The circumstances in which we are discussing the Bill are abnormal. On Thursday the House resolved that the Bill should go to a Standing Committee. Today we were told that it was to be discussed by a Committee of the whole House. As I said earlier, hon. Members are not being given the opportunity which they would normally have to put down Amendments, and therefore, the Committee should welcome this opportunity of asking the Secretary of State to be a little more specific and precise about this subject.

The Bill extends beyond Scotland, but my hon. Friends from Scotland will agree that there are topics of special interest to the people of Scotland. I want to know, in particular, how the work of the new Under-Secretary is to be allocated with regard to three aspects of Scottish endeavour. I want to know who is to deal with fisheries: during the last five or six years the Scottish Department has given a great deal of attention to inshore fisheries and deep sea fisheries and several fishing Acts have conferred great benefits on Scottish fishing interests. I want to know who is to deal with the allocation of such raw materials as steel, which are required by the shipbuilding yards which range from the Clyde up to Aberdeen; and who is to deal with housing.

The first two subjects are complicated and require detailed consideration and perhaps the whole-time attention of one Minister. Housing is another very complicated topic, and I should like to know who will deal with it. I should like whoever is to reply—I do not know whether it will be the Home Secretary or the Secretary of State—to answer my questions. The Home Secretary has been making copious notes, and it may be that he will reply. Whoever it is, it is right that we should give him an opportunity of justifying the Bill and telling us why it is being introduced.

The Secretary of State for Scotland (Mr. James Stuart)

I should like briefly to answer some of the points which have been raised. In the first place, the Home Secretary has asked me to say that he will take into consideration the point raised by the hon. Member for Pontypool (Mr. West) and hopes that the hon. Member will be good enough to accept that reply for the present.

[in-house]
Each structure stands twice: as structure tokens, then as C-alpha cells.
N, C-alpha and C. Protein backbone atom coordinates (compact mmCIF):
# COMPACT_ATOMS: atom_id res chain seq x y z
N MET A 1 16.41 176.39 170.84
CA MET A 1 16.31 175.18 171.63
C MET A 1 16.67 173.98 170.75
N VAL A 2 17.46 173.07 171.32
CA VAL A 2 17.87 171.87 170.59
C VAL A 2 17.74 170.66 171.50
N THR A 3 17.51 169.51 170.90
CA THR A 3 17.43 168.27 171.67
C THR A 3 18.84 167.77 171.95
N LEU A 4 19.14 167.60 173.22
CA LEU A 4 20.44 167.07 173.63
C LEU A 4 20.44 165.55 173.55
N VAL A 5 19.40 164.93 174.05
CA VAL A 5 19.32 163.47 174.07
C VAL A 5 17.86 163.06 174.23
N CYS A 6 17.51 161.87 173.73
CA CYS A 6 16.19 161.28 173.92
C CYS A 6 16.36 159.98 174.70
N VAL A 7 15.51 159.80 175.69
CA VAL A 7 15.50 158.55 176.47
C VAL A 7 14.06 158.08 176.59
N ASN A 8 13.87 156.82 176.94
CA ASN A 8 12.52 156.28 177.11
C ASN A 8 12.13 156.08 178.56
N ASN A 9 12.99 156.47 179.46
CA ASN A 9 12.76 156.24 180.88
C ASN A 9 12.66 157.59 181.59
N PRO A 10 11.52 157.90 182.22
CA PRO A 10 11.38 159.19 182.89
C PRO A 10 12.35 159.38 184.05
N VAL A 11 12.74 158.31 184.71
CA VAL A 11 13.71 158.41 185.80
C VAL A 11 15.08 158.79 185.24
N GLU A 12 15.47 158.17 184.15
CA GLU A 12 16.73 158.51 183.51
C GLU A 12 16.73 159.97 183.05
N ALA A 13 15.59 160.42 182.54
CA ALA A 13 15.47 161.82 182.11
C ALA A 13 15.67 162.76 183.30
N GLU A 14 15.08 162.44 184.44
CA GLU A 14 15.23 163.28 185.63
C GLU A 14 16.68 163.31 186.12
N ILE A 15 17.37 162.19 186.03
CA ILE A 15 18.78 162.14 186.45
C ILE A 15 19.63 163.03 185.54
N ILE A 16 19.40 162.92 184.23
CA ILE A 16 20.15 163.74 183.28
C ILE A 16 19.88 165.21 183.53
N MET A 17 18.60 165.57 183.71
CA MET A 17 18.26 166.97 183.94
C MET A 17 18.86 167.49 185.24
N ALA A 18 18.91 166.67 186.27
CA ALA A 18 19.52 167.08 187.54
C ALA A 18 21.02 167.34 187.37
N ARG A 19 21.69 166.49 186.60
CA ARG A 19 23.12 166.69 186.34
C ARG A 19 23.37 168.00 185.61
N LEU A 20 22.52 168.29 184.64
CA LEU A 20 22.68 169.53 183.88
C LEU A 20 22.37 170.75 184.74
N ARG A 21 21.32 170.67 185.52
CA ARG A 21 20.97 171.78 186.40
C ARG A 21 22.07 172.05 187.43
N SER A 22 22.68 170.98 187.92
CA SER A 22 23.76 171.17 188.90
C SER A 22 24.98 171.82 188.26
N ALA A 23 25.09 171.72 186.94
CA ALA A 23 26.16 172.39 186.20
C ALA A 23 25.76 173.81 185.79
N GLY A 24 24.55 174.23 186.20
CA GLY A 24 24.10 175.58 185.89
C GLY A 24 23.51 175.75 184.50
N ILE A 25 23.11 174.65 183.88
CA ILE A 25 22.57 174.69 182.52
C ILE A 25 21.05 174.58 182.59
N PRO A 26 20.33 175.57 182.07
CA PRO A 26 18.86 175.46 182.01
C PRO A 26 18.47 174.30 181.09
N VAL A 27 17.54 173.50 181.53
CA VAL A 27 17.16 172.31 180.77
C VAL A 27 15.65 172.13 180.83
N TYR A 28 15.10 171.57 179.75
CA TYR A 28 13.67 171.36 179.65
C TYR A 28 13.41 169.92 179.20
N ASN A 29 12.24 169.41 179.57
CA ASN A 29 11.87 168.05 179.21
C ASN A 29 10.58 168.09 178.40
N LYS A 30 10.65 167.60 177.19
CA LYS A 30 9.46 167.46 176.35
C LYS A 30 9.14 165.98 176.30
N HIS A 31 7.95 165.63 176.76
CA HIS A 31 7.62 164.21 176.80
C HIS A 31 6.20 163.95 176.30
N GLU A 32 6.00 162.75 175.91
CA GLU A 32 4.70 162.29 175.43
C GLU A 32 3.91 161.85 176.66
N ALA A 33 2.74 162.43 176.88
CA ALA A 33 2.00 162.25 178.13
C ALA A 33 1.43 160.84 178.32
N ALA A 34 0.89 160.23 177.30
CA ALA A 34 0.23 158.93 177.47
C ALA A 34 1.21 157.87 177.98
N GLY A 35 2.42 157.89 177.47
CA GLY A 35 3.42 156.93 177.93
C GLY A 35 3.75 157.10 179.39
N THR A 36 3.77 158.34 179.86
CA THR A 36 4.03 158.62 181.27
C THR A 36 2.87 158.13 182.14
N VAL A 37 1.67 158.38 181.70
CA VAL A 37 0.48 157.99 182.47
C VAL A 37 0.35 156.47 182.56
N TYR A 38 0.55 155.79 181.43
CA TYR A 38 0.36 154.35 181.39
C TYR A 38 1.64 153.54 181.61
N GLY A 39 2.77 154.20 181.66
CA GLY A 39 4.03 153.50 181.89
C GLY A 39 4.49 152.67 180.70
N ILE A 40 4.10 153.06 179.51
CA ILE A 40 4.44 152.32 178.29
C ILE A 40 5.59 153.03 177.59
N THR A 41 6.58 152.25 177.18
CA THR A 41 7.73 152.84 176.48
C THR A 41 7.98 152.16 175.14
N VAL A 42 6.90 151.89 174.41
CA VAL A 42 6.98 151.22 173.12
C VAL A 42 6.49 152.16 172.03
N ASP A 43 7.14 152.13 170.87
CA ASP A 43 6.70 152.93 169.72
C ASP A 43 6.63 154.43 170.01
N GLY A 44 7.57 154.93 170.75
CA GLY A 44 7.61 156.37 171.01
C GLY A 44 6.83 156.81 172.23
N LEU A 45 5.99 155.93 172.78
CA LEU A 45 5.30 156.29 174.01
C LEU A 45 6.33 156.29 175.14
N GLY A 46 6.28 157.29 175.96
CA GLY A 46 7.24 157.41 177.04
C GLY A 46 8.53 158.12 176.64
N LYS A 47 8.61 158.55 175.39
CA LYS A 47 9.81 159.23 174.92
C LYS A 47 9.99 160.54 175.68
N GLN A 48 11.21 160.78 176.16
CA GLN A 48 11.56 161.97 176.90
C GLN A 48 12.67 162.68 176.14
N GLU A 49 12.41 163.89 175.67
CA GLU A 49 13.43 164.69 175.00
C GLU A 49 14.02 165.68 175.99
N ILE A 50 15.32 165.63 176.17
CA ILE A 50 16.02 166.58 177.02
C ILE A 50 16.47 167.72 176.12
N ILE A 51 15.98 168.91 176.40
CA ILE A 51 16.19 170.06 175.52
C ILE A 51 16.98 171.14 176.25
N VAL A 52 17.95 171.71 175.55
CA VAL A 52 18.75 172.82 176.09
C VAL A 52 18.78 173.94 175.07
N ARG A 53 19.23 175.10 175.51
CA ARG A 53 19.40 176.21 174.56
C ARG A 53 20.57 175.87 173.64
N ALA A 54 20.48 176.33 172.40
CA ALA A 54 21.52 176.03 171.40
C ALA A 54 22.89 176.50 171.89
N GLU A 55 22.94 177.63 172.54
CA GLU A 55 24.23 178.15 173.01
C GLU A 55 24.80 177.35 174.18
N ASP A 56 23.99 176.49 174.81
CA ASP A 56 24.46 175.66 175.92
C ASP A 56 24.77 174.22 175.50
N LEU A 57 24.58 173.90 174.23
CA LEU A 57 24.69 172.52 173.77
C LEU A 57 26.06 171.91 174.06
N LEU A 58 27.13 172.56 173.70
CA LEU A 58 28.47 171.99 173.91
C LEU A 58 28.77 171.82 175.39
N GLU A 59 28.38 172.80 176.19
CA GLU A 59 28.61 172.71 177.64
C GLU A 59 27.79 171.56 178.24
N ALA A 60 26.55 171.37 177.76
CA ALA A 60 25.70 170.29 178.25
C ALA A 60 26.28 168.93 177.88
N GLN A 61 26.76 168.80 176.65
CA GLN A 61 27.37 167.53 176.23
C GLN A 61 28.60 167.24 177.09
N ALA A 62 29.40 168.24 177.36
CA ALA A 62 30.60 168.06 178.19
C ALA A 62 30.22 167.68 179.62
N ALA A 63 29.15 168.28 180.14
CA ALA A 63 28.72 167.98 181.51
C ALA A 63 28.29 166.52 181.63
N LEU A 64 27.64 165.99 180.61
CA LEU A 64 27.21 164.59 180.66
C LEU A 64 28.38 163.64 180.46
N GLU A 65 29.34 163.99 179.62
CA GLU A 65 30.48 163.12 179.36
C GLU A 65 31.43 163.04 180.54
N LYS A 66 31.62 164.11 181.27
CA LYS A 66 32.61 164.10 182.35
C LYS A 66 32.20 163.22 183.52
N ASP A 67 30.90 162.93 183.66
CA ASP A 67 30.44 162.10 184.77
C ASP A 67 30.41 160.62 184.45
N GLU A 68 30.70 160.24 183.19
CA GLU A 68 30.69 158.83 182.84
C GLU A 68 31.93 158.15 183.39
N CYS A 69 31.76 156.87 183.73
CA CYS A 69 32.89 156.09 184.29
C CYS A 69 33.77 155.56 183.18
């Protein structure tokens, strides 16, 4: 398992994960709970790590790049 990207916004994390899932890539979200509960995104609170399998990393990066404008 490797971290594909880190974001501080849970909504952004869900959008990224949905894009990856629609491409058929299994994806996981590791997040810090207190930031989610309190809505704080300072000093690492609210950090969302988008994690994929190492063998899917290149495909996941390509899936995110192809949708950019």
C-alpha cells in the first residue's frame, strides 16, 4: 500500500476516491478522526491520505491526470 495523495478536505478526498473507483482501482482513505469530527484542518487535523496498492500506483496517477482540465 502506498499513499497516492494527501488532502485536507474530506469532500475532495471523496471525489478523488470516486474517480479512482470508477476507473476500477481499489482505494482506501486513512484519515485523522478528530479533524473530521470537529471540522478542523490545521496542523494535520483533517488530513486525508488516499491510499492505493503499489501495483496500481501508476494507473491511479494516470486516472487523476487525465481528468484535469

I have not been in my present position for long yet, but already I find that it is very difficult to please everybody. At one moment the Government are thought to be having too many Under-Secretaries at the Scottish Office, and a moment or so later the argument veers round to the suggestion that there are not enough Under-Secretaries because one Under-Secretary ought specifically to be charged with a certain function.

I do not want to go outside the Rules of Order, and that is liable to curtail my remarks—

Mr. Manuel

Try it!

Mr. Stuart

—but I dealt with the question in some detail on the Supplementary Estimate for the Minister of State for Scottish Affairs, which is not before us today, and I also dealt with the position of the additional Under-Secretary last Thursday. If hon. Members will turn to c. 1776 of the OFFICIAL REPORT for last Thursday they will see that I endeavoured to give the picture of the various duties and functions of the three Under-Secretaries and not only the new one.

With regard to education, originally I stated that the Minister of State would be charged with the work of supervising the educational department, but at that time the Bill had not come before Parliament and I could not take it for granted that the new and additional Under-Secretary would be granted by the House. However, in discussing it on Second Reading, I suggested that the third or additional Under-Secretary would pay particular attention, among other things, to education, and I said "if and when appointed" because I still did not wish to give the impression at that time that I was taking for granted something to which the House had not given its approval.

Mr. Wheatley

Does the right hon. Gentleman's present statement mean that if and when the new Under-Secretary is appointed he will be the person with the responsibility for education and that the Minister of State will step out of the education picture?

Mr. Stuart

That was my intention. That was the point with which the hon. Member for West Lothian (Mr. J. Taylor) dealt in particular.

The hon. Member for South Ayrshire (Mr. Emrys Hughes) expanded the discussion somewhat. What Sir Erskine May would have said of such a speech on the Second Reading of a Bill I am not in a position to say, but I hope the hon. Member will forgive me if I do not pursue him over the wide ground which he covered in his remarks. I must point out to him, as I did before, that I do not think the House would agree to the appointment of an unlimited number of Under-Secretaries.